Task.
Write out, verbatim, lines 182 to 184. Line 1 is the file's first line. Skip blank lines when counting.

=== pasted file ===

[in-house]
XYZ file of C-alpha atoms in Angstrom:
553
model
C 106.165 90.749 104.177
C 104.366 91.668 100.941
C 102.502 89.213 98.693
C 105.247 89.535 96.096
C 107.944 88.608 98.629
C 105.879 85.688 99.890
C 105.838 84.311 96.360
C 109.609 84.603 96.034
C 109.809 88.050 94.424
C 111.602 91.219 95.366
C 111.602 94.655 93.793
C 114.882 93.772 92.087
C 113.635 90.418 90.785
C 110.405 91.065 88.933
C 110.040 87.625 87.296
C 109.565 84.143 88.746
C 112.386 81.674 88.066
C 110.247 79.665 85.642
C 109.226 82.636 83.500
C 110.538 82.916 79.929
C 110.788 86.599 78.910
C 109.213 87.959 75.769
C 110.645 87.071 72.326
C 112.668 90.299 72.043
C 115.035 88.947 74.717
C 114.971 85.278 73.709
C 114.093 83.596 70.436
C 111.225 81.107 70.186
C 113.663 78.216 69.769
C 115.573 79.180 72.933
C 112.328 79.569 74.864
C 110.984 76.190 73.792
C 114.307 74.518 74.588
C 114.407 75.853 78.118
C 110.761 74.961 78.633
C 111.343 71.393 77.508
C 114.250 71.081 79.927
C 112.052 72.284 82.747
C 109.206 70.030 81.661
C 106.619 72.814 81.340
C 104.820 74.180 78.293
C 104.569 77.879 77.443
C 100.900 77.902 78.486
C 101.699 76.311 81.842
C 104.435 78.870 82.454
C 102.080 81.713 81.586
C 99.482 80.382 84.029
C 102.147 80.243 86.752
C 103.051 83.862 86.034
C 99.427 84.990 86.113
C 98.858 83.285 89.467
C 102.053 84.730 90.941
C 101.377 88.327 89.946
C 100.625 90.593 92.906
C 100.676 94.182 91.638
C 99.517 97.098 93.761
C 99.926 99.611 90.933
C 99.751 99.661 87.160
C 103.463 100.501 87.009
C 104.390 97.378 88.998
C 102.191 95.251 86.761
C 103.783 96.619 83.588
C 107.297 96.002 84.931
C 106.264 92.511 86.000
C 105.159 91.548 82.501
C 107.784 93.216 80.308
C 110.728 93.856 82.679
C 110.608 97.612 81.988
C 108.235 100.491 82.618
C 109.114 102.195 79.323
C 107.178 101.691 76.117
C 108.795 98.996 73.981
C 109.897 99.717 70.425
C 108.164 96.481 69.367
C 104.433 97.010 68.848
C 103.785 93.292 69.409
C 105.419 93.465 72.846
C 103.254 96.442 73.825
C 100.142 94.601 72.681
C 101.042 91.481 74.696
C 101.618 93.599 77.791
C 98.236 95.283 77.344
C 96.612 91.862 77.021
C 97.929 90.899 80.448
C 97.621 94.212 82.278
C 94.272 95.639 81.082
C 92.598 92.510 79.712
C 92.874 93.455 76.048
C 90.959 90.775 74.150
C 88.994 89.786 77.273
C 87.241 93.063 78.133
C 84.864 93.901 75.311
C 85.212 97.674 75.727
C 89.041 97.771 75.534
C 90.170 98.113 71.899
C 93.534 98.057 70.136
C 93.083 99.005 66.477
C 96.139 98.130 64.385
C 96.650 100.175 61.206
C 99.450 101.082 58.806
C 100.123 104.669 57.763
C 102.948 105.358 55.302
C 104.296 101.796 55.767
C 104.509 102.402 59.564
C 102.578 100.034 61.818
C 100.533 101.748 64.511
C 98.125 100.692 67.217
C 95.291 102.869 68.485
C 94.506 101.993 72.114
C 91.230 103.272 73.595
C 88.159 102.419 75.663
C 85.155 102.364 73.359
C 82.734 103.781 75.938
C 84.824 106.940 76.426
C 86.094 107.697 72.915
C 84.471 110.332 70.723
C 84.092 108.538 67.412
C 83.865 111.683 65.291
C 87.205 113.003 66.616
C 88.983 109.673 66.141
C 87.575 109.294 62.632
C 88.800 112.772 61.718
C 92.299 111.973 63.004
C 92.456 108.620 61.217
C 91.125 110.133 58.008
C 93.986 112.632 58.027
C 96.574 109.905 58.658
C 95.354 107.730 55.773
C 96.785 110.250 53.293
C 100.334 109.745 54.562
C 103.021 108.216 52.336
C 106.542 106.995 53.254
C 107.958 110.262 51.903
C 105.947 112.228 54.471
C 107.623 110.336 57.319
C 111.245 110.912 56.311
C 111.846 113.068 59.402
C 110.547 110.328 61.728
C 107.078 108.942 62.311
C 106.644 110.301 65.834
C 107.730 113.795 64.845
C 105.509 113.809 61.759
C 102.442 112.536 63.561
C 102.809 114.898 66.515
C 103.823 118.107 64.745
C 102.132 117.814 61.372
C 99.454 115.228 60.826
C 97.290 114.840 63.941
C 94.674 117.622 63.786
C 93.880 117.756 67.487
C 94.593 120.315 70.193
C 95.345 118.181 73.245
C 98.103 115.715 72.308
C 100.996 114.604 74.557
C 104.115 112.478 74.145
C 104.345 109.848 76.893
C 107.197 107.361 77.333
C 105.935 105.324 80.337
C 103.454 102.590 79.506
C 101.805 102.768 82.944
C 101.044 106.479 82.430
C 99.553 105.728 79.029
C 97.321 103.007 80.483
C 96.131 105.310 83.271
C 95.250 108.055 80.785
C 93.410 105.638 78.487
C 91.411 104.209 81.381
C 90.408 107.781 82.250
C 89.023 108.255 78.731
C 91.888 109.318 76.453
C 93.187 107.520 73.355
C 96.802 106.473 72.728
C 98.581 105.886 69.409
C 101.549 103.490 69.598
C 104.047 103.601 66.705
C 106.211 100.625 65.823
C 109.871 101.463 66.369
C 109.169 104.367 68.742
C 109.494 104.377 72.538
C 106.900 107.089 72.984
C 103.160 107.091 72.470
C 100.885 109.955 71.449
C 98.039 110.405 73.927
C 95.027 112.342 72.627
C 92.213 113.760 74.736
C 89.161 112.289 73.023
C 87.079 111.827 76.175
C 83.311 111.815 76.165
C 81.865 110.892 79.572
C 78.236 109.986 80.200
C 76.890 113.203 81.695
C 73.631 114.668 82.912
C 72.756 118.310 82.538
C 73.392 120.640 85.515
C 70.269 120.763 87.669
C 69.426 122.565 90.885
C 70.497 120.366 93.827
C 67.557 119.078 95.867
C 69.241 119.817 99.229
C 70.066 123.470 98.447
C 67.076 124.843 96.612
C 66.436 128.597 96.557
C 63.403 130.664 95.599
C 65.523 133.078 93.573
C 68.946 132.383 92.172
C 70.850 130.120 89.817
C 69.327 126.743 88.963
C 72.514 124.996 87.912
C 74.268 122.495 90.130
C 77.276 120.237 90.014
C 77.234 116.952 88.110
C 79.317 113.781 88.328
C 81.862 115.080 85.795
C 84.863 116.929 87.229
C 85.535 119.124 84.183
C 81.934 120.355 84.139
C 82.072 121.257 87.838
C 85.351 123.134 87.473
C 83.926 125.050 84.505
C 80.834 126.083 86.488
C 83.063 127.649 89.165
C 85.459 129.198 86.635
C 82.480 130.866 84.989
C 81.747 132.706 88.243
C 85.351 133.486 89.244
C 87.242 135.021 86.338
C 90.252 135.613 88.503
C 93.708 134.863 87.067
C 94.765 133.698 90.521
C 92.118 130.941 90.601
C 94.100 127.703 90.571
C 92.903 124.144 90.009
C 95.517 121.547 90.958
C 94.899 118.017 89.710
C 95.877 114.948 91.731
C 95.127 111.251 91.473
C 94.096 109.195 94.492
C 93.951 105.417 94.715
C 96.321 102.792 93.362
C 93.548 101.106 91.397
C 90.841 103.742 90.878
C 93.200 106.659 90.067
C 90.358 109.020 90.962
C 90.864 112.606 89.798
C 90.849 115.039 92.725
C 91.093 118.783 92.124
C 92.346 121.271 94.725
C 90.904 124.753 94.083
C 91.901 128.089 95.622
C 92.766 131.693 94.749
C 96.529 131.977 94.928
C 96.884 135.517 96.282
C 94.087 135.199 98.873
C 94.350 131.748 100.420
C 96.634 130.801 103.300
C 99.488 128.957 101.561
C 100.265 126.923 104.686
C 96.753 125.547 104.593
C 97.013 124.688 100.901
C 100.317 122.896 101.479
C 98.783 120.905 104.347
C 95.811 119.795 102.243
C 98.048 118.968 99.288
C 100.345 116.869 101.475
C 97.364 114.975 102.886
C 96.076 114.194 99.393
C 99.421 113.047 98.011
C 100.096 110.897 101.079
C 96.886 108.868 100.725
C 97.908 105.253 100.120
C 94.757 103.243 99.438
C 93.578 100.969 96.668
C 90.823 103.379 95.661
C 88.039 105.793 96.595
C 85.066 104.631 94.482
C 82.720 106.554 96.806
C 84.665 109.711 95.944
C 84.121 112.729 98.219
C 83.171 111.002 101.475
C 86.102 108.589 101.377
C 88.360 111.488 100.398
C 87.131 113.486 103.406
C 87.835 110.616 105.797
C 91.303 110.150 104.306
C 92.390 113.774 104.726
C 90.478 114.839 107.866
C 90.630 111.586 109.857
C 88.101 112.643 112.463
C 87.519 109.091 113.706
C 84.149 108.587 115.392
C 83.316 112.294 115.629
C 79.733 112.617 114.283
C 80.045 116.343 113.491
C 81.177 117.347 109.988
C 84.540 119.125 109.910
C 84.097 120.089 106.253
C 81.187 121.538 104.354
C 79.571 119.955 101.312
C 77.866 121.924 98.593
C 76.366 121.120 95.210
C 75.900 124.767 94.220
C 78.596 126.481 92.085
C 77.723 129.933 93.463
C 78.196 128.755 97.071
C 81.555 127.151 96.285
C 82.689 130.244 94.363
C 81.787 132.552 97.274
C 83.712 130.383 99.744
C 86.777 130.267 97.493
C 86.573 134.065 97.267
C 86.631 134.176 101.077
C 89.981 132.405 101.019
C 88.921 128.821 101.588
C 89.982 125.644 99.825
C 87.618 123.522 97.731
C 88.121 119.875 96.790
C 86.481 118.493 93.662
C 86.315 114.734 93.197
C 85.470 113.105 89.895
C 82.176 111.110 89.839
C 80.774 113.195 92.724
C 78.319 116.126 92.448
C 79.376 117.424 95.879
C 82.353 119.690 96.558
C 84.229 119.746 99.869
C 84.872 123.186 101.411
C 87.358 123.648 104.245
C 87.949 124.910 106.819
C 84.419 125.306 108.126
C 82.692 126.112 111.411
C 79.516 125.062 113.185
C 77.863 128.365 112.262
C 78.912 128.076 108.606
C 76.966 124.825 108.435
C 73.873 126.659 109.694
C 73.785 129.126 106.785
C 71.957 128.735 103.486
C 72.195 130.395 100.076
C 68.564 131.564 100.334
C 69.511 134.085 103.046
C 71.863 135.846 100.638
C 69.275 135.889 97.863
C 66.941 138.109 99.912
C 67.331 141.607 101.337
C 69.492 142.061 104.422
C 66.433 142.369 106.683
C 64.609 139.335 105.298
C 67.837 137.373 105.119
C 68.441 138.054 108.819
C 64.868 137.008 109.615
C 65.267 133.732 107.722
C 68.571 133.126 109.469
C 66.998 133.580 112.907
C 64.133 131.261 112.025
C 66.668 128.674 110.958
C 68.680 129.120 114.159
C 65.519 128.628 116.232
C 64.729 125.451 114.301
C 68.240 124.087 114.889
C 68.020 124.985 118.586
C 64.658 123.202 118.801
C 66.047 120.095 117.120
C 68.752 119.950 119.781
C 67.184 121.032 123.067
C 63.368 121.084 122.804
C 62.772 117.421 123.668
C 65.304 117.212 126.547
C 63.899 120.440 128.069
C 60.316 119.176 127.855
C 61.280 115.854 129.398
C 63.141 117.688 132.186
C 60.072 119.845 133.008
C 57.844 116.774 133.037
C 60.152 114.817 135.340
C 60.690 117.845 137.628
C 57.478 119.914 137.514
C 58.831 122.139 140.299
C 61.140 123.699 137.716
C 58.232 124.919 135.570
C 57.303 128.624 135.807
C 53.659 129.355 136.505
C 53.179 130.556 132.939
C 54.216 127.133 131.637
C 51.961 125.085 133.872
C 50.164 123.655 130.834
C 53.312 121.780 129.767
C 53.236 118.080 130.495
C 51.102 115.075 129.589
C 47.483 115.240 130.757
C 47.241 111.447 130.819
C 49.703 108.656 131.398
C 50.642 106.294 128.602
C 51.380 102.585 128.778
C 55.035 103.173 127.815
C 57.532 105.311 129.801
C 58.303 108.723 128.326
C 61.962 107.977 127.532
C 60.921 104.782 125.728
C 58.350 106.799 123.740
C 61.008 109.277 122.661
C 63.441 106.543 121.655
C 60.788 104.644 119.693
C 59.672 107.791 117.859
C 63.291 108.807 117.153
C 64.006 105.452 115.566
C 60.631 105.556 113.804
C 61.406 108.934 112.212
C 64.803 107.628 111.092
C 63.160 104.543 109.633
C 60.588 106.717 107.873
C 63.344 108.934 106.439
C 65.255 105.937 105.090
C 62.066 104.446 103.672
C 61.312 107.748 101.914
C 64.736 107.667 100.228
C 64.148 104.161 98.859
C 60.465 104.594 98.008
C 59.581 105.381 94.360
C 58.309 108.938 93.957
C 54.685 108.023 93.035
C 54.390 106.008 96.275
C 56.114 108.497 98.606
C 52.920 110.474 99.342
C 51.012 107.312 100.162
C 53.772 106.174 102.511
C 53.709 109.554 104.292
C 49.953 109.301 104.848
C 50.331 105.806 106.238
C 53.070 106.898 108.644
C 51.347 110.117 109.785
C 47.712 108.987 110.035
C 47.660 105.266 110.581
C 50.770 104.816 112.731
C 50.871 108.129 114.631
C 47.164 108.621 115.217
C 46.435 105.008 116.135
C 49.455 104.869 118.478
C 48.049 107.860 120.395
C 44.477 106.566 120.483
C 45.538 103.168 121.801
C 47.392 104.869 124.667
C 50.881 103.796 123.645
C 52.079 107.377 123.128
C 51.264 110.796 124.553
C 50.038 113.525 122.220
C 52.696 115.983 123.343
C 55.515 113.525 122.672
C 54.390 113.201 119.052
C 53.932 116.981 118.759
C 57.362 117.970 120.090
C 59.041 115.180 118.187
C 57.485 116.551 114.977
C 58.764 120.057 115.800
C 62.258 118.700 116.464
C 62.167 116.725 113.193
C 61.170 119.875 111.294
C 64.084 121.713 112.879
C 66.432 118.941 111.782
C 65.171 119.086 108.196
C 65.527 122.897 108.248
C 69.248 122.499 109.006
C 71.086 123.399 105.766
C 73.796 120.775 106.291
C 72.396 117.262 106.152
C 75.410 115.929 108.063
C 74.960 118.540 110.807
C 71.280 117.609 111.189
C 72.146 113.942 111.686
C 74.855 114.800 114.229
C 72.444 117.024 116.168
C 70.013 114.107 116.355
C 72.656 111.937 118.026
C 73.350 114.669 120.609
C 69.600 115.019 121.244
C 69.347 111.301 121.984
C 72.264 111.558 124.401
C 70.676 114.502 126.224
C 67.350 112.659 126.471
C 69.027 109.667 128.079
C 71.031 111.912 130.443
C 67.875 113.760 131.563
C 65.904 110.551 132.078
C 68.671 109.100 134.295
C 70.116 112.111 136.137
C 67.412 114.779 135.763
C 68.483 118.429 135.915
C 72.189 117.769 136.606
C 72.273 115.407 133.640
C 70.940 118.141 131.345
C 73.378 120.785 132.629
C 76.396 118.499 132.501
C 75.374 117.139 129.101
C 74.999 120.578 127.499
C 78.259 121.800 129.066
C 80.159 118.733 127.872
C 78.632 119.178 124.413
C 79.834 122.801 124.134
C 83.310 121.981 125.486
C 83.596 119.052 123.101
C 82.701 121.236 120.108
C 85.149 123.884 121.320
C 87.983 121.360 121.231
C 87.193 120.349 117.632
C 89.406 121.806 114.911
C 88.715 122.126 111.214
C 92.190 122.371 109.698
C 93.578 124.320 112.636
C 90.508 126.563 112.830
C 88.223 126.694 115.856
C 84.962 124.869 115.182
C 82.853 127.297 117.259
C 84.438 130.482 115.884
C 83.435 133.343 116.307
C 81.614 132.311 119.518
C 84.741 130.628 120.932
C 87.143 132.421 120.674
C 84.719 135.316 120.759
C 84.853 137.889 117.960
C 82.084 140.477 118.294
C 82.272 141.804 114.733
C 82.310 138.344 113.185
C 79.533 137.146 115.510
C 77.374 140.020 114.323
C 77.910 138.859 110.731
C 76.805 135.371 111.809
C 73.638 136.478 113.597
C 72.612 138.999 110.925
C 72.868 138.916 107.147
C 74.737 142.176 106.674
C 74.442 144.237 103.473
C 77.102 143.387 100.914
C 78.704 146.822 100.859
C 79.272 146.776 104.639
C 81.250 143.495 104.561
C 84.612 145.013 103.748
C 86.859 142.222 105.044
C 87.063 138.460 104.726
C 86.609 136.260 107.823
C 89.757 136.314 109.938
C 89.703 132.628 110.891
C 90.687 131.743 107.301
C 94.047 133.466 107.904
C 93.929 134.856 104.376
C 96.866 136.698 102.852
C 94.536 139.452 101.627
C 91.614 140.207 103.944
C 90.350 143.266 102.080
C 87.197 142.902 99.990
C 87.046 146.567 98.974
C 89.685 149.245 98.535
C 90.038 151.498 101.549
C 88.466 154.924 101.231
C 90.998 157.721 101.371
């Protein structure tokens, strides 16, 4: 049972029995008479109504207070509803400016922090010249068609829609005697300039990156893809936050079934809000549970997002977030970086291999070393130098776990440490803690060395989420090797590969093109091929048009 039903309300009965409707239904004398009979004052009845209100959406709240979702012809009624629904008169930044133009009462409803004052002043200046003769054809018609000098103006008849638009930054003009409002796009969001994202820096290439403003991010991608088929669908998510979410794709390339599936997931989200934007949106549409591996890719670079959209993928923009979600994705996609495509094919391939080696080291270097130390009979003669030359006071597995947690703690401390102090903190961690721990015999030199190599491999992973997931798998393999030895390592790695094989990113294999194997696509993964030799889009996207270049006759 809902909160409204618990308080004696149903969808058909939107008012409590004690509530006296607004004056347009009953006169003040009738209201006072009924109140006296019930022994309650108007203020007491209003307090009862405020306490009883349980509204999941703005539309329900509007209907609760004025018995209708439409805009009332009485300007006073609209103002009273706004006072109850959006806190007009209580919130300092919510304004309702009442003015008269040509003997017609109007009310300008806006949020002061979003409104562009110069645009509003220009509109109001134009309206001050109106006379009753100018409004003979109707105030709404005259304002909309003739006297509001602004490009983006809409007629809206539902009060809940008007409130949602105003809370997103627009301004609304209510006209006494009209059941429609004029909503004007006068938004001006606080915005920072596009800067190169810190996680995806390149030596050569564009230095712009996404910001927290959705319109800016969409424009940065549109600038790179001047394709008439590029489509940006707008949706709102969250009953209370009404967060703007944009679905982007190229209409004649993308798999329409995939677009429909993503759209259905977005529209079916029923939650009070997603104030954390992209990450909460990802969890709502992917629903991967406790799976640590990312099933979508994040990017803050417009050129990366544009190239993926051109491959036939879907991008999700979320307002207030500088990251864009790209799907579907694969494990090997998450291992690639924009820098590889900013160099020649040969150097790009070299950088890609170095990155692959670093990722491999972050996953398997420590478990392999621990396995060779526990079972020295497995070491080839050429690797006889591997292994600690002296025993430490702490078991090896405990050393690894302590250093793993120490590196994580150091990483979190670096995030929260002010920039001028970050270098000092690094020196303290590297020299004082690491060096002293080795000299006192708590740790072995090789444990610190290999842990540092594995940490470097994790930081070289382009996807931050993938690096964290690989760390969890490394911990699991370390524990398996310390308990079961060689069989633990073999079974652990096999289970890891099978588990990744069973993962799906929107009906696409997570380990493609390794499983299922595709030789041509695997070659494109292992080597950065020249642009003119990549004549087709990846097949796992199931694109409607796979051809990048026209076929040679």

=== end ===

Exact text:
C 109.169 104.367 68.742
C 109.494 104.377 72.538
C 106.900 107.089 72.984